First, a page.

The Private Jefferson

From the Collections of the Massachusetts Historical Society

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About the Exhibition: As author of the Declaration of Independence, architect of the Virginia State Capitol, founder of the University of Virginia, and third president of the United States, Thomas Jefferson is one of history’s best-known figures. Surprisingly, the largest collection of Jefferson’s private papers (more than 8,000 pieces) cannot be found in his native Virginia but is instead in the collection of the Massachusetts Historical Society.

Highlights: For the first time since the late 1800s, the most significant pieces from the Coolidge Collection of Thomas Jefferson Manuscripts returned to Virginia to be displayed in the VMHC's exhibition, The Private Jefferson: From the Collections of the Massachusetts Historical SocietyThe Private Jefferson featured Jefferson's manuscript copy of the Declaration of Independence and more than sixty architectural drawings, broadsides, and letters. The exhibition offered a unique opportunity to see these important American documents in one place. 

Related Resources:

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Jefferson's Handwritten Copy of the Declaration of Independence, 1776
Jefferson's Handwritten Copy of the Declaration of Independence
Jefferson, unhappy with the changes made by the Continental Congress to his draft of the Declaration of Independence, made several copies of the text "as originally framed," including this one, to show friends and colleagues how his text had been altered. (Courtesy of the Massachusetts Historical Society)
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John Adams Handwritten Copy of the Declaration of Independence
John Adams Handwritten Copy of the Declaration of Independence
John Adams served with Thomas Jefferson on the committee appointed to draft the Declaration of Independence. Adams's copy shows the text before it was further edited by the committee and before Congress made much more substantive changes. (Courtesy of the Massachusetts Historical Society)
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Printed version of the Declaration of Independence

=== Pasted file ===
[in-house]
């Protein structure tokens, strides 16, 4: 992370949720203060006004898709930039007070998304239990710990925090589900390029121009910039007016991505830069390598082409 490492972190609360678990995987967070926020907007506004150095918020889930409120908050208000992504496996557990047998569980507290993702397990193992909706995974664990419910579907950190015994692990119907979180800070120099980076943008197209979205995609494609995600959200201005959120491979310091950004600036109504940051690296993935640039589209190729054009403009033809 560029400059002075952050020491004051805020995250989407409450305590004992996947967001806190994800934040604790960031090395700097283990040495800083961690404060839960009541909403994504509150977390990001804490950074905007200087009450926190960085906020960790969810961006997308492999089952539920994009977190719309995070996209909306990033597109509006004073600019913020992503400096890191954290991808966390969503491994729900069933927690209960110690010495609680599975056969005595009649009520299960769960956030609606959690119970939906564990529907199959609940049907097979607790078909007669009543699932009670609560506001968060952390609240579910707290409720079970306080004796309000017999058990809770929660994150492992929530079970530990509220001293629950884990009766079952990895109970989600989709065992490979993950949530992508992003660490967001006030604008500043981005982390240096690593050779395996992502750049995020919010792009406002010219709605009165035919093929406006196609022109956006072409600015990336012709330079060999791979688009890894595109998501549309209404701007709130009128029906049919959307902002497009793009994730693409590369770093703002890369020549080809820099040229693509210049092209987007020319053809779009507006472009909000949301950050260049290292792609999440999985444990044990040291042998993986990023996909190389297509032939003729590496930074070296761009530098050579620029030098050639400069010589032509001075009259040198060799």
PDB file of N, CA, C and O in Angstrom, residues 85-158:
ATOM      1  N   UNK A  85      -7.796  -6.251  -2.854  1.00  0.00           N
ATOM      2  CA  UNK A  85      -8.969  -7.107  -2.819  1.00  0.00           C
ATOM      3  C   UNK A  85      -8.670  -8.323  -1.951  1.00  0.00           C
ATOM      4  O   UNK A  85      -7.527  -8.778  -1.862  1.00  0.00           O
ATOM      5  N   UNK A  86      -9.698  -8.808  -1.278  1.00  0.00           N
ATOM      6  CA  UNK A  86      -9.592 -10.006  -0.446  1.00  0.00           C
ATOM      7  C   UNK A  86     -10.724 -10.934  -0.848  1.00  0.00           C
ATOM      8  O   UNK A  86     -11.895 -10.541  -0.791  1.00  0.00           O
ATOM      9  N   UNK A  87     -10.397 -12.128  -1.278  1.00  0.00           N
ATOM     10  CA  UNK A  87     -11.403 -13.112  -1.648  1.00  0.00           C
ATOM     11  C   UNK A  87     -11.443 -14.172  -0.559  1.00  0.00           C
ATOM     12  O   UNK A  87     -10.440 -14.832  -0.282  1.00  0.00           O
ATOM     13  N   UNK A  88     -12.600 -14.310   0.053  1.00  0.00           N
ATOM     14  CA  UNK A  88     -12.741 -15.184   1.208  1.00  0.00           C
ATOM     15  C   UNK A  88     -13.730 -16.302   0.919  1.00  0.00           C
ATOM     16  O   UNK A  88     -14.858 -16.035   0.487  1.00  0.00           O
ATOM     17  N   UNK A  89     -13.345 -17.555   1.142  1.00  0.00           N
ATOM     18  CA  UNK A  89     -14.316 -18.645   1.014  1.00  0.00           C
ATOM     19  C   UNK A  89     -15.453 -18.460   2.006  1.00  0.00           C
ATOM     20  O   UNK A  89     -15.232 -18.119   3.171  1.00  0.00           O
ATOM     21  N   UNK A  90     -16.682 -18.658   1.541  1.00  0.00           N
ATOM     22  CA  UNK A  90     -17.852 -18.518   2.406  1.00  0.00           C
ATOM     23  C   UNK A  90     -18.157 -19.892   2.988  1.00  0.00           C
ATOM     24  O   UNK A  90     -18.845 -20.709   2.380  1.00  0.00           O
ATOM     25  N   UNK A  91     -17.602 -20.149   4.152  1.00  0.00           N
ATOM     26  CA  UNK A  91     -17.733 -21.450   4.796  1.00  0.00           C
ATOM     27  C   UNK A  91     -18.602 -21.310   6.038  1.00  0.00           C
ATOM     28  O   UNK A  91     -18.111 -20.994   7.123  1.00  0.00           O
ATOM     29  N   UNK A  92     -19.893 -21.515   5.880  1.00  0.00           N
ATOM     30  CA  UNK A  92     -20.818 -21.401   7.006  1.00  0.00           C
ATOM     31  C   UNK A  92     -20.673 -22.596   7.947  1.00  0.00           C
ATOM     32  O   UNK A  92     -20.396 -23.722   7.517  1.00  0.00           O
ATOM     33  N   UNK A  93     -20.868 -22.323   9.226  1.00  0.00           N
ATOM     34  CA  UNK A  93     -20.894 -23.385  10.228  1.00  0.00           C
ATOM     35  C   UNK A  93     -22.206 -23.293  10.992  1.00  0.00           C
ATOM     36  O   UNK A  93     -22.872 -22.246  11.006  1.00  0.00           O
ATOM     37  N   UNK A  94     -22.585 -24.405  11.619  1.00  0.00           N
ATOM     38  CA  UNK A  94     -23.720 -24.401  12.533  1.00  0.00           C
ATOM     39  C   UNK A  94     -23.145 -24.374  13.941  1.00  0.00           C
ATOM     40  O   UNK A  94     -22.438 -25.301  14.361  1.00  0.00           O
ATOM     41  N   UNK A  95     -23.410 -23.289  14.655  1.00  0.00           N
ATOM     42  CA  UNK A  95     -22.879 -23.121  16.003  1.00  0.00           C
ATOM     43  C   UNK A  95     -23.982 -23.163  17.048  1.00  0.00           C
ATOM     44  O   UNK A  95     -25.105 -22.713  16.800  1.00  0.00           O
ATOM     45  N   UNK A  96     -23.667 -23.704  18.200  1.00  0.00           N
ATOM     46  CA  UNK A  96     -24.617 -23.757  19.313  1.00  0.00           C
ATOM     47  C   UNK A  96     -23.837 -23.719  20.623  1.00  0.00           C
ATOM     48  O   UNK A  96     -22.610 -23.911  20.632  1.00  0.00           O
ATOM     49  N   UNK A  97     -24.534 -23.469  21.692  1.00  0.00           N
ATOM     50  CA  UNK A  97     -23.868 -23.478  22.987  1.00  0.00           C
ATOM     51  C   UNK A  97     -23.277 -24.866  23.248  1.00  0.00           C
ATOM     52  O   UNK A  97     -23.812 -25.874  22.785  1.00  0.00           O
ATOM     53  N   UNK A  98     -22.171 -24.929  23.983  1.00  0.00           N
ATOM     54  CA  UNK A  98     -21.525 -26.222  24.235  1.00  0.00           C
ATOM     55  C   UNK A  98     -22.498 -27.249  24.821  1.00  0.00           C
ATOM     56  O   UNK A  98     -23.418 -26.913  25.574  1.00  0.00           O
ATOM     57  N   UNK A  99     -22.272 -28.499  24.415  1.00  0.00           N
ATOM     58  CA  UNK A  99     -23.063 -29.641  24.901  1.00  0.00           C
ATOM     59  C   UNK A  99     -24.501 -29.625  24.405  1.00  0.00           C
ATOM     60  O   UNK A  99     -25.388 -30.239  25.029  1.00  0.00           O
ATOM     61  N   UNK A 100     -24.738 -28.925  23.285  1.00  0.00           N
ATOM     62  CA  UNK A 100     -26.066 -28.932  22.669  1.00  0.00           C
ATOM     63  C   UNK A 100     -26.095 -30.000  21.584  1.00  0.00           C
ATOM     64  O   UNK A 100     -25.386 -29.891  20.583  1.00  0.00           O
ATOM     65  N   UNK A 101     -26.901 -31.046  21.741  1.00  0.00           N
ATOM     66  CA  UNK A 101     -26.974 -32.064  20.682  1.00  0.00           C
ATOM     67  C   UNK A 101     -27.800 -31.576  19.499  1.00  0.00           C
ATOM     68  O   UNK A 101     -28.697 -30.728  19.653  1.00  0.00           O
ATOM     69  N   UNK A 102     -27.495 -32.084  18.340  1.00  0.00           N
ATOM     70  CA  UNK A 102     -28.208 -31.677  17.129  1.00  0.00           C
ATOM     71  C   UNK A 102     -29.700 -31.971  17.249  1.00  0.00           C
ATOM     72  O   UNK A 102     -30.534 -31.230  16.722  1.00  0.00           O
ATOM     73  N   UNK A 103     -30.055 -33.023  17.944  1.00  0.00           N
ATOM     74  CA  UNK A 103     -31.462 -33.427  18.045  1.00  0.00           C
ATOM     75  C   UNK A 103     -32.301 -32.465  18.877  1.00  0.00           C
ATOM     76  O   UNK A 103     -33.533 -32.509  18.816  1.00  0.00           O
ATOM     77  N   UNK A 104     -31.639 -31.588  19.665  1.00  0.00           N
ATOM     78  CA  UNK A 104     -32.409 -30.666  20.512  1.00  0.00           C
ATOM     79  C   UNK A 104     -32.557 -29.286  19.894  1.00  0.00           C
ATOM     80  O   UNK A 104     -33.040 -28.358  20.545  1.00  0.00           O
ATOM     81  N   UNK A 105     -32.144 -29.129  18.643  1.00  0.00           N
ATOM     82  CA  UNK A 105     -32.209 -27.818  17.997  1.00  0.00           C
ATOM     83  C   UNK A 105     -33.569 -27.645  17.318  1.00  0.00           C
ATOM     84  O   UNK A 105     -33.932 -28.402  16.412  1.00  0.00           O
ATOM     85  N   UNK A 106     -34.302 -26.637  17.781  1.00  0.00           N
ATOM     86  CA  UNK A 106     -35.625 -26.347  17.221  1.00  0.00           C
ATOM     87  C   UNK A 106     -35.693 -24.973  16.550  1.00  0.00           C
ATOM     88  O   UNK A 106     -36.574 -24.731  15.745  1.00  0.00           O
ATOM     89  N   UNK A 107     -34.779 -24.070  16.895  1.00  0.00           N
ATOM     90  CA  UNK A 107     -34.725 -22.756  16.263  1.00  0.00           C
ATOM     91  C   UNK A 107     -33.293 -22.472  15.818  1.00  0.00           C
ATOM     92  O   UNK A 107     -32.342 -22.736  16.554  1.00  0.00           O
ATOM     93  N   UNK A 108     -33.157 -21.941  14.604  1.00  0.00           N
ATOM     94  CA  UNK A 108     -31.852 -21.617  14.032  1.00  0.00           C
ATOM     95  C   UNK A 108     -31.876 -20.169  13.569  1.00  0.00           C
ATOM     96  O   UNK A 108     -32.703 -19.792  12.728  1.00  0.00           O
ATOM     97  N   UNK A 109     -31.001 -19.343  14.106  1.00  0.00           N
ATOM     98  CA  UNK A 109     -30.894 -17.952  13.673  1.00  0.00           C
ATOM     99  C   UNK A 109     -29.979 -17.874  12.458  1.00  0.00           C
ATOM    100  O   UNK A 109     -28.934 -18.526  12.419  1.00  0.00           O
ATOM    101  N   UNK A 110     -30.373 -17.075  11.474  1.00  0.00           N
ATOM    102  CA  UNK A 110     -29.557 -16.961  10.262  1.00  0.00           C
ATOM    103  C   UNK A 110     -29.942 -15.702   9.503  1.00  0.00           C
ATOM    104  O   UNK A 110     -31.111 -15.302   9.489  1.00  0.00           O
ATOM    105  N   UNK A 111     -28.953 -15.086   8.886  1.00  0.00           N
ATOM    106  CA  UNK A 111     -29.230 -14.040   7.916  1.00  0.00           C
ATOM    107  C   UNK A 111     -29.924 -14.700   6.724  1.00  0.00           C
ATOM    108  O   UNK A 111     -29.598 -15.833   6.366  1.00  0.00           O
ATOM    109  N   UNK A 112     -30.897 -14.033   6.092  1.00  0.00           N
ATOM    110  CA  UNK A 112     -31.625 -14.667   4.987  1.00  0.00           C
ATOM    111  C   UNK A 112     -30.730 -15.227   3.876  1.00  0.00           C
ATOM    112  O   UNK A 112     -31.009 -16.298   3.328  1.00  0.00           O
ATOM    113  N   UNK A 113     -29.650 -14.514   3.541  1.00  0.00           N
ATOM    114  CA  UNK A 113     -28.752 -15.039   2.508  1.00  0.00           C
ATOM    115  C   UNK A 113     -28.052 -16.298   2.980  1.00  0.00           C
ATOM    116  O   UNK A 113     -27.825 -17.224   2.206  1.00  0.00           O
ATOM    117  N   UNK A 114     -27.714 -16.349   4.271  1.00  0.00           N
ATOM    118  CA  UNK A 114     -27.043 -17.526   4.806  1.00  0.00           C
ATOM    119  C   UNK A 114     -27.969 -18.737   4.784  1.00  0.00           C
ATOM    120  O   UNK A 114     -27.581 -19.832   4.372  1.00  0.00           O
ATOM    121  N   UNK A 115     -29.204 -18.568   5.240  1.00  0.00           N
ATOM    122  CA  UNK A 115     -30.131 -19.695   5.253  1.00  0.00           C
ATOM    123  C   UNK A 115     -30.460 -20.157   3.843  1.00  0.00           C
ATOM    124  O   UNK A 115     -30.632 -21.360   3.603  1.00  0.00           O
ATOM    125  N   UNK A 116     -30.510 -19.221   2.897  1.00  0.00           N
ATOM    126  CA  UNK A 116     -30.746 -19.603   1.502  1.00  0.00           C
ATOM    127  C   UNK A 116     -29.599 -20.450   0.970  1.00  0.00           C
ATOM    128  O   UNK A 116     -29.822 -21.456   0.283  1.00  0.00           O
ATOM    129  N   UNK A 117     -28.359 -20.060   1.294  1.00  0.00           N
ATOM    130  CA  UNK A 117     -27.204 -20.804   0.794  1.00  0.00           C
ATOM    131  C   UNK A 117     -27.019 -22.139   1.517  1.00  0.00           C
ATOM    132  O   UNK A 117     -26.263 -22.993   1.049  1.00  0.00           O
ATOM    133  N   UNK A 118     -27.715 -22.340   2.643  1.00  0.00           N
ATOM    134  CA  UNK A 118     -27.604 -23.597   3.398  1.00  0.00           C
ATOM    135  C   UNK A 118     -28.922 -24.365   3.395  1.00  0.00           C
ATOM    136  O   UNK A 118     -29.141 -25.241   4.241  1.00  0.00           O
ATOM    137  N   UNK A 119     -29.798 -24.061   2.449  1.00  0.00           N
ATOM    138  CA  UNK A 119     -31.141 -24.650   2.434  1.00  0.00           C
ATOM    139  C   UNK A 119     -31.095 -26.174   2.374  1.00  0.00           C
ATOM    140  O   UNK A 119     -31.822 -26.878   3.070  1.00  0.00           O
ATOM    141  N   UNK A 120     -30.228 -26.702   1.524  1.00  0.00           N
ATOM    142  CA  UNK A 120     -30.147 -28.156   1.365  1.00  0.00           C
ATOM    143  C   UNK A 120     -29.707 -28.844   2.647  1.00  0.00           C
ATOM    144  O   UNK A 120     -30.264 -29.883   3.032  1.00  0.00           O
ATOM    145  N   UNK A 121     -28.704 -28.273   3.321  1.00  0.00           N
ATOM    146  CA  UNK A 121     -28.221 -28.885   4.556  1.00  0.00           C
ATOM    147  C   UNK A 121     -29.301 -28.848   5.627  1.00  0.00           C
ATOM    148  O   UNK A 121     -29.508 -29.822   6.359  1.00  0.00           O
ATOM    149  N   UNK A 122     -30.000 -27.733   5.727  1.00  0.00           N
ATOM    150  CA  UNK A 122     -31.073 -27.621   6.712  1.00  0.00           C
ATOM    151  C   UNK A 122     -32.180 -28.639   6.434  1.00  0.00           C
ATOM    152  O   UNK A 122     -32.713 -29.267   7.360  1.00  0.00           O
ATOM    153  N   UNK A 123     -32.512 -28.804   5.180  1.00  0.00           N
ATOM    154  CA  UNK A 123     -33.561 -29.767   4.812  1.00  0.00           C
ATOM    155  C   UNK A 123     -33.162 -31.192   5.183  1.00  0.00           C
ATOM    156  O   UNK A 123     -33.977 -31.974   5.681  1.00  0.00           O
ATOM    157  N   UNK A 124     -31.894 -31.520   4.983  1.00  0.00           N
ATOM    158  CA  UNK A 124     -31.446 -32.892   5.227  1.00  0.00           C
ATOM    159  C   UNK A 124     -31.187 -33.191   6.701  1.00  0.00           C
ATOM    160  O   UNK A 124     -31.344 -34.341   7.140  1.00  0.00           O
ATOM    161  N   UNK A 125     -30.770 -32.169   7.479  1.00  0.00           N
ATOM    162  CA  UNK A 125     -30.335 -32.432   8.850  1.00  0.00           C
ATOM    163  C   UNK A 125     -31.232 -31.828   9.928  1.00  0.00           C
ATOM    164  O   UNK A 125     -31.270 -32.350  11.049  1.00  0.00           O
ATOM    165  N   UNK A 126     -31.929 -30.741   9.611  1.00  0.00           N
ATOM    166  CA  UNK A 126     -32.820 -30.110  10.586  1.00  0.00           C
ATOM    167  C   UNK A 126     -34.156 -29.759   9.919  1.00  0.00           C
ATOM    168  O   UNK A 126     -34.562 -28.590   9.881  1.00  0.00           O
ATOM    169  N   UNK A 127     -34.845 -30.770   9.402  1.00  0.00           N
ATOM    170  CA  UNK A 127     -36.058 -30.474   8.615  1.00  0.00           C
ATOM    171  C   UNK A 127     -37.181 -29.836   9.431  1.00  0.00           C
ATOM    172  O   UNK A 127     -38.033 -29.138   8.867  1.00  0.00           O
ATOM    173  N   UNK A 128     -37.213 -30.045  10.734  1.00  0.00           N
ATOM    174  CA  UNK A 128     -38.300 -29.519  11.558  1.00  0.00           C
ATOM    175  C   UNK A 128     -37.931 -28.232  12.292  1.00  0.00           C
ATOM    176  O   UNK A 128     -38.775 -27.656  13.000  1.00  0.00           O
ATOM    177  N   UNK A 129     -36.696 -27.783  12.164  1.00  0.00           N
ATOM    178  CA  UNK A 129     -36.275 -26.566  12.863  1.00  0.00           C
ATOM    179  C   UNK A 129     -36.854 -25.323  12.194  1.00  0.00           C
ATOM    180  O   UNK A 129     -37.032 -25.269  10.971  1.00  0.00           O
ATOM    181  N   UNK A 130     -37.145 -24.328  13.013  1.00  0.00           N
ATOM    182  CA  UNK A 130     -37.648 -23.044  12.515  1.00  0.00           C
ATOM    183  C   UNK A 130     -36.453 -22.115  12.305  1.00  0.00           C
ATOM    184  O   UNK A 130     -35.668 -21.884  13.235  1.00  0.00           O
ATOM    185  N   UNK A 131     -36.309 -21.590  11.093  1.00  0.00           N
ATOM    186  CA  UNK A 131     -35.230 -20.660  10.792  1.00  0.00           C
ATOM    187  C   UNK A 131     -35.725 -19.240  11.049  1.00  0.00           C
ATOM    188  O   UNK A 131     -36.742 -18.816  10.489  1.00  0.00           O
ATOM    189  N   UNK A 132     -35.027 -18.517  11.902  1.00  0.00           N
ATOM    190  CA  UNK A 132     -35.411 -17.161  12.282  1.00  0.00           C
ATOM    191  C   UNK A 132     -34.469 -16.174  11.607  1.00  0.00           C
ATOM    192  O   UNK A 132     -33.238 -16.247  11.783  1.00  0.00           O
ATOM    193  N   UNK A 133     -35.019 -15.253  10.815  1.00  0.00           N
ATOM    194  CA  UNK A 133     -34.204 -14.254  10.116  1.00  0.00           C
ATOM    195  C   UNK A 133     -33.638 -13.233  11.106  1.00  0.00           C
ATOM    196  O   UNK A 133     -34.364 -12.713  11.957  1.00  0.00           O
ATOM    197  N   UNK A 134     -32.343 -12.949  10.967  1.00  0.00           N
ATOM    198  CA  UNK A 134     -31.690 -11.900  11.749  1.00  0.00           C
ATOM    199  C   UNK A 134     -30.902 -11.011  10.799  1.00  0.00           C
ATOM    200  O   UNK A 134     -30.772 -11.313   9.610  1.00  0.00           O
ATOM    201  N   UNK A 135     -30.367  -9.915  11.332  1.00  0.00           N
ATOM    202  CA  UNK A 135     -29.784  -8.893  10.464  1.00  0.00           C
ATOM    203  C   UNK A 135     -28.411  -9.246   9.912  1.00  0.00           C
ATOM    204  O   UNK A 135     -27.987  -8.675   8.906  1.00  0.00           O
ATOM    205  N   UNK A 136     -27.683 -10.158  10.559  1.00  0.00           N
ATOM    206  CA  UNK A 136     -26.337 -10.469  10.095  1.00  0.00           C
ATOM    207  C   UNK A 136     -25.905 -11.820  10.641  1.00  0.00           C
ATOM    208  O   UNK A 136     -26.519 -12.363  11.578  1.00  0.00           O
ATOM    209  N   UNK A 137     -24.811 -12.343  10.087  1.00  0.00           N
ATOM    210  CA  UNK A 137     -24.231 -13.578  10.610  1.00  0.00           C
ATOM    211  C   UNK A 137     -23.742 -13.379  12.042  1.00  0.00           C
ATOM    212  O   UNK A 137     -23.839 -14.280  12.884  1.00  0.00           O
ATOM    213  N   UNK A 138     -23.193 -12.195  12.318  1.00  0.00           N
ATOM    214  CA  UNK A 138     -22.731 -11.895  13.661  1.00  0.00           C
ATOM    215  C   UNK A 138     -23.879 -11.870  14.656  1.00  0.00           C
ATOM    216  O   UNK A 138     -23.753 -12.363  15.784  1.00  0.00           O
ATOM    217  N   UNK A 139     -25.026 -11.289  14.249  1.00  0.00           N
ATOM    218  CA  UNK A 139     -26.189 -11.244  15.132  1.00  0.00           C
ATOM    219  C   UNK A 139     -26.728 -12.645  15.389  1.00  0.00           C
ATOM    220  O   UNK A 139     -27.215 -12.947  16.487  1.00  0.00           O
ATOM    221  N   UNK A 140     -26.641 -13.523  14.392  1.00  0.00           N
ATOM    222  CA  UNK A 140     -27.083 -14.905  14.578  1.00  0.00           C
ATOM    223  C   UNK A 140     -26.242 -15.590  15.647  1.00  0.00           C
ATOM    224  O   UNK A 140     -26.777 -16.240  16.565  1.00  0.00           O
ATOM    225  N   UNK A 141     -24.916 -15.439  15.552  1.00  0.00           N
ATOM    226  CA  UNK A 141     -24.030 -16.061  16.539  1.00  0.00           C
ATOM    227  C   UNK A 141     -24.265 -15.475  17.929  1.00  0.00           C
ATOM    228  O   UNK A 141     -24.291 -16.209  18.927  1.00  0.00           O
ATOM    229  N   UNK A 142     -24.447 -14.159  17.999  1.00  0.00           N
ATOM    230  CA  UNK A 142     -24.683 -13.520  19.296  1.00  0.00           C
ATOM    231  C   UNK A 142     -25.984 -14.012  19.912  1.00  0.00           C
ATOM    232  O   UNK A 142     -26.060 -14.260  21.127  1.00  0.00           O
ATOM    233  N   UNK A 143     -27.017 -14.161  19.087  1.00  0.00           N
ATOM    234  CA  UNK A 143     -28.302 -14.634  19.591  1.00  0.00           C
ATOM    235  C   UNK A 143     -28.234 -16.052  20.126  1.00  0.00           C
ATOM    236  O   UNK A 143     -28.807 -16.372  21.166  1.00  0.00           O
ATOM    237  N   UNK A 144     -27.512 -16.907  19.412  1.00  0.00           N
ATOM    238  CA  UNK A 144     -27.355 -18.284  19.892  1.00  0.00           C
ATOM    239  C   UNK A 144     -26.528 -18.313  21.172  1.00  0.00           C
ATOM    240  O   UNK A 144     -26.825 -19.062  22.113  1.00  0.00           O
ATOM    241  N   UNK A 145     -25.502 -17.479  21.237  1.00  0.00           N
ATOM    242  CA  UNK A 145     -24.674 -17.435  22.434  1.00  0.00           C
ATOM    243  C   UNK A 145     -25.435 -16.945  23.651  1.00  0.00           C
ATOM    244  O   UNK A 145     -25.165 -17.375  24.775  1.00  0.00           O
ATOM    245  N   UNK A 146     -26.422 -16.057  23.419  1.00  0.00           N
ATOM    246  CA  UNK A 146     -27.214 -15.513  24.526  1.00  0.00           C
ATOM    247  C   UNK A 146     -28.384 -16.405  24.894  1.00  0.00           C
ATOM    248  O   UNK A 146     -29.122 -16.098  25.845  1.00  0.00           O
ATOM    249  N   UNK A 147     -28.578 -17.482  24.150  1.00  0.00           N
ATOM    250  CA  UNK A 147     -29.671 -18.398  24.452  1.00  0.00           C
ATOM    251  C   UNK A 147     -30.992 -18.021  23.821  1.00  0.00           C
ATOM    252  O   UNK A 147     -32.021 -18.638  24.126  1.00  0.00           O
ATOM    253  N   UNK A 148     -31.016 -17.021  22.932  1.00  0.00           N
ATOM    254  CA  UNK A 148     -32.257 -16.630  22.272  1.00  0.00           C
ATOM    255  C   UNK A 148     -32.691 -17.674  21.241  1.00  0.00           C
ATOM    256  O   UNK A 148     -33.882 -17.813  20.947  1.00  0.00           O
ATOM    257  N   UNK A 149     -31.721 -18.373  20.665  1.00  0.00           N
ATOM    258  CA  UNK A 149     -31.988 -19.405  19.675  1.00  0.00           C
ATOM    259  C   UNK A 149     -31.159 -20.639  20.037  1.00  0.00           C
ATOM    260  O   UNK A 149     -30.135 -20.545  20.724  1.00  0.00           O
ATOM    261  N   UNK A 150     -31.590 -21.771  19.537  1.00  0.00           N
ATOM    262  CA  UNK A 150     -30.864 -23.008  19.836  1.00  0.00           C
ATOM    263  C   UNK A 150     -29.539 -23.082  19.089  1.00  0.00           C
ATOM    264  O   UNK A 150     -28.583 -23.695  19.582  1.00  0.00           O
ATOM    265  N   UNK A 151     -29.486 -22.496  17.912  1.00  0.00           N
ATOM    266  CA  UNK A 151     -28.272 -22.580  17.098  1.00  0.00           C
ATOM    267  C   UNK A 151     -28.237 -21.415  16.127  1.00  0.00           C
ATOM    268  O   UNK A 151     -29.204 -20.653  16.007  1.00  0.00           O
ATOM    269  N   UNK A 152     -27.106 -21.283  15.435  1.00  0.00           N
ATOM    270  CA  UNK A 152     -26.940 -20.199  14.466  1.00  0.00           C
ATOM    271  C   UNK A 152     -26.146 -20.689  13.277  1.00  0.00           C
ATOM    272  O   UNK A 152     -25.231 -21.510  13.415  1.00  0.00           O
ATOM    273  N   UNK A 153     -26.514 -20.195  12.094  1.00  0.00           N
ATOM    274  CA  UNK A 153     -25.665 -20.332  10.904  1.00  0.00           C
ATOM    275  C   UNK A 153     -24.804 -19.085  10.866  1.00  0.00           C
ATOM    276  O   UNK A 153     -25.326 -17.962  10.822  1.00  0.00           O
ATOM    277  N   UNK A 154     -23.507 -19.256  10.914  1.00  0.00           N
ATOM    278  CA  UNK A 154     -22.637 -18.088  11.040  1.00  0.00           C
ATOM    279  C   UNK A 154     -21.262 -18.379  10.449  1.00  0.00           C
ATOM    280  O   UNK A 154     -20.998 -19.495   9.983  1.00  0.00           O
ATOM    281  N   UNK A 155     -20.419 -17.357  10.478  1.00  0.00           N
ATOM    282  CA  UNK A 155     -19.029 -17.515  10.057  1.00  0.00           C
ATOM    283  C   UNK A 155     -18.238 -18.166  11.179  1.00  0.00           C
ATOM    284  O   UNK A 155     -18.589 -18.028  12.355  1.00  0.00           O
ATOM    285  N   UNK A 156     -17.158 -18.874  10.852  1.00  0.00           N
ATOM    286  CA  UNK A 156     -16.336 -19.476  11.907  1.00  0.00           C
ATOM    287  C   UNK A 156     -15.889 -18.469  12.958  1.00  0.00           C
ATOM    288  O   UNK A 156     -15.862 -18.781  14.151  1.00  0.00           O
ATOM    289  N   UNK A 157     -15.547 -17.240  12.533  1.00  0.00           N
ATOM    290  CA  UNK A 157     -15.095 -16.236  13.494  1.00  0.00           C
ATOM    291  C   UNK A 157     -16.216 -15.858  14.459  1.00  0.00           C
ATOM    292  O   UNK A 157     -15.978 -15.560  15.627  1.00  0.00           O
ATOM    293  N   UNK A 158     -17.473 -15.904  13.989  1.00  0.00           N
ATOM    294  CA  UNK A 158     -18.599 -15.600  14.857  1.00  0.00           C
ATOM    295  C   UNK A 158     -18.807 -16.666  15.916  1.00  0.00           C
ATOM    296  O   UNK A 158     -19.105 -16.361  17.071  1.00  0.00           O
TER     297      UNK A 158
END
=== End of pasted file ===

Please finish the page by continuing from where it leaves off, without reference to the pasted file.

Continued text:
First printed version of the Declaration of Independence
One of only 26 known copies of the first printed version of the Declaration of Independence. (Courtesy of the Massachusetts Historical Society)
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Drawing of an observation tower, ca.1771; never built
Drawing of an observation tower, ca.1771; never built
In his enthusiasm for garden temples and decorative objects in the landscape, Jefferson designed observation tower to overlook Monticello. The notes on the reverse of the plans indicate that the windows in the towers were to "direct the line of sight to Monticello."
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Virginia Capitol, 1785
Virginia Capitol, 1785
Front elevation of the Virginia State Capitol, showing its relationship to the Maison Carree, a Roman temple in the French city of Nimes. One of a series of elevations made while Jefferson worked with Charles-Louis Clerisseau in Paris. (Courtesy of the Massachusetts Historical Society)
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Jefferson’s manuscript for his book Notes on the State of Virginia
Jefferson’s manuscript for his book Notes on the State of Virginia
Although the manuscript title page of Notes is dated “1782,” Jefferson continued to edit and add to the manuscript until he privately published it in Paris in 1785. Almost half the manuscript pages have one or more partial-page attachments once affixed to the original text with sealing wax. (Courtesy of the Massachusetts Historical Society)
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Farm Book, 1774-1824
Farm Book, 1774-1824
Lists of slaves leased and retained, 1801; slaves at Bedford (Poplar Forest), 1805, and index to "Aphorisms, Observations, Facts in husbandry," pp. 60-61. (Courtesy of the Massachusetts Historical Society)